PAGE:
Normally a picturesque blue lake surrounded by steep volcanoes and Mayan settlements, Guatemala’s Lake Atitlán acquired a film of green scum in October and November 2009. A large bloom of cyanobacteria, more commonly known as blue-green algae, spread across the lake in green filaments and strands that are clearly visible in this simulated-natural-color image from November 22, 2009. The Advanced Spaceborne Thermal Emission and Reflection Radiometer (ASTER) on NASA’s Terra satellite acquired the image.
Cyanobacteria are single-celled organisms that rely on photosynthesis to turn sunlight into food. The bacteria grow swiftly when nutrients like phosphorus and nitrogen concentrate in still water. According to local news reports, the nutrients feeding the bloom in Lake Atitlán come from sewage, agricultural run off, and increased run off as a result of deforestation around the lake basin.
The image reveals clearly why run-off would end up in the lake. Mountains and volcanoes encircle Lake Atitlán, ensuring that all rain that falls in the basin flows into the bowl-like lake. Silver-gray settlements, another source of pollution, ring the lake. Deforestation is a little bit more difficult to see. The forest is a darker shade of green than agricultural fields. The contrast between forested land and agriculture is most evident on the slopes of the San Pedro Volcano on the southwest shore of the lake. Large pale green squares cut into the dark green crown over the peak of the volcano.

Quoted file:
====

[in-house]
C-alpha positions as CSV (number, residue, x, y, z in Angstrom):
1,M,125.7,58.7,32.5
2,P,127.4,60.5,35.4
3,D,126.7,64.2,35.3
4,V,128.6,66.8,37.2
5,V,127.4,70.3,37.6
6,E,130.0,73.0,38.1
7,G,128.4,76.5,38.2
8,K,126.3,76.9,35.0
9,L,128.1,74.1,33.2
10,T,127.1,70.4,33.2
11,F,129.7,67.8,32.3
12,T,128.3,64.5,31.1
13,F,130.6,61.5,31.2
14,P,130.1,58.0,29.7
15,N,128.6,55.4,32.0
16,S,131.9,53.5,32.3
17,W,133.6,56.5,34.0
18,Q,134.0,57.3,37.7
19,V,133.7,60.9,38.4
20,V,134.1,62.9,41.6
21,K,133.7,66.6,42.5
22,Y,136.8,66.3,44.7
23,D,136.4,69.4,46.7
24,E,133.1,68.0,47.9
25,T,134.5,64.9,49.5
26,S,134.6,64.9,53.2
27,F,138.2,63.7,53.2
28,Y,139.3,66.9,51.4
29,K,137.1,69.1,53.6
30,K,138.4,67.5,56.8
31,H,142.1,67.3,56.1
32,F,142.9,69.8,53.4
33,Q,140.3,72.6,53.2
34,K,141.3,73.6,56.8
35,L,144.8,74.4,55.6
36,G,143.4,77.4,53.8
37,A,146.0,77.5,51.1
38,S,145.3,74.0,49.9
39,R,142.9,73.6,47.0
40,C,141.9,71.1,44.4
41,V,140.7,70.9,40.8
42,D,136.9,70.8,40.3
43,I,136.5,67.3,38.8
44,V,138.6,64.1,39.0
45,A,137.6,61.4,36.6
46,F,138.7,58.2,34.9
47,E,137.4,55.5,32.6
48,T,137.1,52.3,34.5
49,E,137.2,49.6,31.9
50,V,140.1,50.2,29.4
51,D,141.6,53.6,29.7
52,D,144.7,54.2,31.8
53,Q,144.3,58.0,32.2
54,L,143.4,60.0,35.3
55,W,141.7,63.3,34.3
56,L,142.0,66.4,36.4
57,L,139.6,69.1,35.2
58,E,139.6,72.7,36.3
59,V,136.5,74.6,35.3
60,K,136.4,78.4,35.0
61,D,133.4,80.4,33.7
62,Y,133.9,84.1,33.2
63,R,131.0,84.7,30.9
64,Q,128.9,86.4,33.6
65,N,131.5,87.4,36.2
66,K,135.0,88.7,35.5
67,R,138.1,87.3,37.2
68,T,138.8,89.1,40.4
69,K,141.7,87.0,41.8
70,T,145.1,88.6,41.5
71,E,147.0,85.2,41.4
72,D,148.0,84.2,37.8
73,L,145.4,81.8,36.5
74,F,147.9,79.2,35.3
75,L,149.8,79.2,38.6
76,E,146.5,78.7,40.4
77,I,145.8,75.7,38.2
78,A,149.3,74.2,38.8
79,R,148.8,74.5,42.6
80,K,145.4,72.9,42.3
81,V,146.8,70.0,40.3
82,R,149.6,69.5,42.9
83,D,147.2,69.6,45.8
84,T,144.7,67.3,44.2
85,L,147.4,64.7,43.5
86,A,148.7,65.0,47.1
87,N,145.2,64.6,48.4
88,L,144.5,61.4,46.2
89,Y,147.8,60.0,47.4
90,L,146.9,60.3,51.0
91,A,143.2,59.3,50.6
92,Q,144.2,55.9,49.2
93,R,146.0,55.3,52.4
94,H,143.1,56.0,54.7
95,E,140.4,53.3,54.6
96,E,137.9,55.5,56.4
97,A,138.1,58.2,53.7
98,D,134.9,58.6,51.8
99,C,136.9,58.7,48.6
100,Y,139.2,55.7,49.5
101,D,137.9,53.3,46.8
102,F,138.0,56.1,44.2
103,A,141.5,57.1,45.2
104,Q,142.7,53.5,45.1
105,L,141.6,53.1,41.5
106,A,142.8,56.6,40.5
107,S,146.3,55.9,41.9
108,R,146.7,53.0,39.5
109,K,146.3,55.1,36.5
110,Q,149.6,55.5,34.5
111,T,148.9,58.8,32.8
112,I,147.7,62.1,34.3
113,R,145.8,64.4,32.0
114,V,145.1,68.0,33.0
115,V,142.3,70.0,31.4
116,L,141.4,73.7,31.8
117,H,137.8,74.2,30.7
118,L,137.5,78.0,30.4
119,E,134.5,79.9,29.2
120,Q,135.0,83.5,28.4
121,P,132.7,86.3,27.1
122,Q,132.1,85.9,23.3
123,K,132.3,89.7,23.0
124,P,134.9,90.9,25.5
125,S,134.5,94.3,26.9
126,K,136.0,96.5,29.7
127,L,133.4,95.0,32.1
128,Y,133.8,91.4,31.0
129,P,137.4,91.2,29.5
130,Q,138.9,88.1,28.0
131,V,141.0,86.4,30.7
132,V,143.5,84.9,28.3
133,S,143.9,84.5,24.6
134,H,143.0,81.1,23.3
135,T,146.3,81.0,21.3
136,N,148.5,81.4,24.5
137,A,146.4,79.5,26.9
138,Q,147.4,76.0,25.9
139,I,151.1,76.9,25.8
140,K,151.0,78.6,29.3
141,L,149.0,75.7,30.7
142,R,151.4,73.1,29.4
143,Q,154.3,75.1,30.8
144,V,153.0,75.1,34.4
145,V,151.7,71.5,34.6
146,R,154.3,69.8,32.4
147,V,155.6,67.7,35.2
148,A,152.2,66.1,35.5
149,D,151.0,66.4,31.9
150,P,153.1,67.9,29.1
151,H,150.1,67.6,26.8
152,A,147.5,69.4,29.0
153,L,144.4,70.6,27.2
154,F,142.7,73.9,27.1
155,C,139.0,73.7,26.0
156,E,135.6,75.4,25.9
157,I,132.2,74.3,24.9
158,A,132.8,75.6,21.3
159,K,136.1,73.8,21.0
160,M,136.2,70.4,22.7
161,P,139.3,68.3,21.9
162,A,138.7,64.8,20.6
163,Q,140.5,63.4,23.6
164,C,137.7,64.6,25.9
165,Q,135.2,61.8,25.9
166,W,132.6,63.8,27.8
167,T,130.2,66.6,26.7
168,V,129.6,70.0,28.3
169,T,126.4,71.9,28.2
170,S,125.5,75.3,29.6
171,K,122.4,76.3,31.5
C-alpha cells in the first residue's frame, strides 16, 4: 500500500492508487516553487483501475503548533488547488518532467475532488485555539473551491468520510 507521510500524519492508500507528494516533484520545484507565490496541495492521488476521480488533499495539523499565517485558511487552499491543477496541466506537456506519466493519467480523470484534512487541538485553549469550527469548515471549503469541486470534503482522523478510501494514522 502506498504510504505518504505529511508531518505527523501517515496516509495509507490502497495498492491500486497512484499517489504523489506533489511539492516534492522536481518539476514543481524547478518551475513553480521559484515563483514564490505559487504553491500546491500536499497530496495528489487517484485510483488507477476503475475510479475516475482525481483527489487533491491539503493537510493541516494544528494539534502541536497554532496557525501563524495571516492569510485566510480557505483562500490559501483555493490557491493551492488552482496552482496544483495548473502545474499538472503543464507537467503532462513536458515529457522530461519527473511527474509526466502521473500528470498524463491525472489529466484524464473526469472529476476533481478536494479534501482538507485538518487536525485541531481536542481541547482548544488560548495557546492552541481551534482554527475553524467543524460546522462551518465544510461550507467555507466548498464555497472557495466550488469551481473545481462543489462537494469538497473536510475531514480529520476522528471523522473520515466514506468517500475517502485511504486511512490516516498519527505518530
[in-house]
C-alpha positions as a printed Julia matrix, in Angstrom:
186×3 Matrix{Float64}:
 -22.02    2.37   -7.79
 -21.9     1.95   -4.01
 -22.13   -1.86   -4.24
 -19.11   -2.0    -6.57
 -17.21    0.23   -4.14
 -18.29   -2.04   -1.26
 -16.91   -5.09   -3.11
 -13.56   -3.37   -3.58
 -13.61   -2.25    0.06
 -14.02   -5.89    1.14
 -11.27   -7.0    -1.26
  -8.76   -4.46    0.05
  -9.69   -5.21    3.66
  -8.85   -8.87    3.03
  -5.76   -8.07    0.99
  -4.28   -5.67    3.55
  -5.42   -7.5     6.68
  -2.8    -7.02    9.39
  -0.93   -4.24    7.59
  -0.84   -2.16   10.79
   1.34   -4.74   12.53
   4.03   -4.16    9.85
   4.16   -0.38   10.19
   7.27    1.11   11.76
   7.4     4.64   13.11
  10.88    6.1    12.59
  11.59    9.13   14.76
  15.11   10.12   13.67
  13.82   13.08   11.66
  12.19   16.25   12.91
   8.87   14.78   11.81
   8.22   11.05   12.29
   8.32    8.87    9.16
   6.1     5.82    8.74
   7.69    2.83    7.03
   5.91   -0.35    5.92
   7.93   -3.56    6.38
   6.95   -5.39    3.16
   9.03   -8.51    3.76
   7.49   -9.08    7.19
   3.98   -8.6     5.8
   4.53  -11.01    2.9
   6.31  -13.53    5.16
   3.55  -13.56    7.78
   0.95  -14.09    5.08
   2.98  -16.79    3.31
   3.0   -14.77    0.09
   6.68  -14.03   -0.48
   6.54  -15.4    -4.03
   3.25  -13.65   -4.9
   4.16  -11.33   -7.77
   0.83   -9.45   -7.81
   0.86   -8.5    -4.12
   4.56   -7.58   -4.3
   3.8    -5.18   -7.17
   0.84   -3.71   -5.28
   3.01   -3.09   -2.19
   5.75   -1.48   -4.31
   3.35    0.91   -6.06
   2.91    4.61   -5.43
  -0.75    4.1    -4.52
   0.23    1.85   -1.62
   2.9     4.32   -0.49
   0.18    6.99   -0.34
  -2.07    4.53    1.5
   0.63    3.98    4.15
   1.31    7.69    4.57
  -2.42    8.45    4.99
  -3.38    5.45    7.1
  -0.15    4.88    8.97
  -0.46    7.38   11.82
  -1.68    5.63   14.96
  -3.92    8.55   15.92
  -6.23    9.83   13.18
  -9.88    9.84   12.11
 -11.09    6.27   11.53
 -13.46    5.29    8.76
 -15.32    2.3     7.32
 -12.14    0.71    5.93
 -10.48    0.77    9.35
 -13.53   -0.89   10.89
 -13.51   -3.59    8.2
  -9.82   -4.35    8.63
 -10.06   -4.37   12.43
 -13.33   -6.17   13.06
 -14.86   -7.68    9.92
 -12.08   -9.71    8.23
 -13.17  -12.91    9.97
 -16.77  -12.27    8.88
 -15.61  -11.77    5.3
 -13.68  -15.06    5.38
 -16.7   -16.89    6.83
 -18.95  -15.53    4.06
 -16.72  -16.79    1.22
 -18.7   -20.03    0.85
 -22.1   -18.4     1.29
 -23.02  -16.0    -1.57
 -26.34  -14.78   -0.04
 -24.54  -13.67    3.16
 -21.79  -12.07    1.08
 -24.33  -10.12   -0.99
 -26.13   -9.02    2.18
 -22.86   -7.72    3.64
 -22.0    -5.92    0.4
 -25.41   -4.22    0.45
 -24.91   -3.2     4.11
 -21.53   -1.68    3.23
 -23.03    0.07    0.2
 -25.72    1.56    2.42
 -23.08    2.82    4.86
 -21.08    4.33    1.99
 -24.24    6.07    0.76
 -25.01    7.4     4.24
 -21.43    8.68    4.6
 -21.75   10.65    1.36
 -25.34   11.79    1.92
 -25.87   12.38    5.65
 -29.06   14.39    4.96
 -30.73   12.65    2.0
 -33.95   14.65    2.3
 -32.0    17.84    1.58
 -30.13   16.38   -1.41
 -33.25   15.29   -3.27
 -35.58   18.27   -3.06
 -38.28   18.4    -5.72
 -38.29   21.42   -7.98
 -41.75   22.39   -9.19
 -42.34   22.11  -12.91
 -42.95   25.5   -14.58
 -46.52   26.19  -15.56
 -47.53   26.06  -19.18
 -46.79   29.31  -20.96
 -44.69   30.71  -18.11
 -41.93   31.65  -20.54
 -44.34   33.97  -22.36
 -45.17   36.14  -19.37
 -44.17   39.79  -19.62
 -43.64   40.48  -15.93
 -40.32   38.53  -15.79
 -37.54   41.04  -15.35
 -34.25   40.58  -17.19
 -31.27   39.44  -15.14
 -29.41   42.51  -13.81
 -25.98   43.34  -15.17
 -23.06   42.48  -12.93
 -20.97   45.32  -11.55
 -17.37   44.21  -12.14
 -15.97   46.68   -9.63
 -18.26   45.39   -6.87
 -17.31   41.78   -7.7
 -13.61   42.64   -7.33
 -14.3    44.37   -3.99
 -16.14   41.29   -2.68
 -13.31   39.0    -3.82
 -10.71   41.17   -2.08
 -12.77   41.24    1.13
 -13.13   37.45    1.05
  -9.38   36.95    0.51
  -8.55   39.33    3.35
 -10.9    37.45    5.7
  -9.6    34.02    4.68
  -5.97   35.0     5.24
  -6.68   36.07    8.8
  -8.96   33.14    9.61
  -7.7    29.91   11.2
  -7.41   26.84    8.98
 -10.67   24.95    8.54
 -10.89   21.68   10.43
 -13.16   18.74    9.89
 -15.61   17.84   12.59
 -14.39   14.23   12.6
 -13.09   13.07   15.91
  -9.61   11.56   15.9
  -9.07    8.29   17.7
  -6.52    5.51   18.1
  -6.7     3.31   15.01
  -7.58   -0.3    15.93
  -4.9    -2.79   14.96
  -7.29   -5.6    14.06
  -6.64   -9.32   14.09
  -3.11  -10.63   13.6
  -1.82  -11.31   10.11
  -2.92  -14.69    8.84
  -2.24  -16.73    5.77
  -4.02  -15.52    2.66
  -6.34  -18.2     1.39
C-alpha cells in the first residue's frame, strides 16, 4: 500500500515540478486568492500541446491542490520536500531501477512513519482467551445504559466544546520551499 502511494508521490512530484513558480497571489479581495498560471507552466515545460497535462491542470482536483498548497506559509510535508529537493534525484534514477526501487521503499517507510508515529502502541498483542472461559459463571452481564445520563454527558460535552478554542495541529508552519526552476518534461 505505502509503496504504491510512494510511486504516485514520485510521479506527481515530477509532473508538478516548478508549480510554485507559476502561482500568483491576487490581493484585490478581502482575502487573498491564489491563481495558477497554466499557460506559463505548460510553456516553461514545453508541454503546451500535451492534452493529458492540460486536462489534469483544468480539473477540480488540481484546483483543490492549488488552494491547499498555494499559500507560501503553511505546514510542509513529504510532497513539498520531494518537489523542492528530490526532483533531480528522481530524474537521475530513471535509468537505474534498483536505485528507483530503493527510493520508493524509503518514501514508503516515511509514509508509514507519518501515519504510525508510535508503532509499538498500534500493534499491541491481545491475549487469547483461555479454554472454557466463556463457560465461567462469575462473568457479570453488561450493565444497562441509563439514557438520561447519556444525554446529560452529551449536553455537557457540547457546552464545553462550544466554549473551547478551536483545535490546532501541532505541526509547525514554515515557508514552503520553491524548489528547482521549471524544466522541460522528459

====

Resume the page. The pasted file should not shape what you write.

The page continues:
Cyanobacteria are a serious problem both because they are toxic to humans and other animals and because they create dead zones. As the bacteria multiply, they form a thick mat that blocks sunlight. Dense blooms can also consume all of the oxygen in the water, leaving a dead zone where other plants and animals cannot survive. The density of the bloom also affects the cyanobacteria. Since only the top layer of the bloom receives life-sustaining light, the bacteria in the rest of the bloom die and decay, releasing toxins into the water. These highly toxic harmful algal blooms cause illness in people and other animals.
The government of Guatemala estimates that it will cost at least 32 million dollars to clean up the lake, install water treatment plants, and implement other measures to limit the flow of pollution into the lake to prevent future outbreaks, reported the Guatemala Times.
NASA Earth Observatory image by Jesse Allen, based on data from the NASA/GSFC/METI/ERSDAC/JAROS, and U.S./Japan ASTER Science Team. Caption by Holli Riebeek with information provided by Kenneth Duda, USGS Earth Resources Observation and Science (EROS) Center.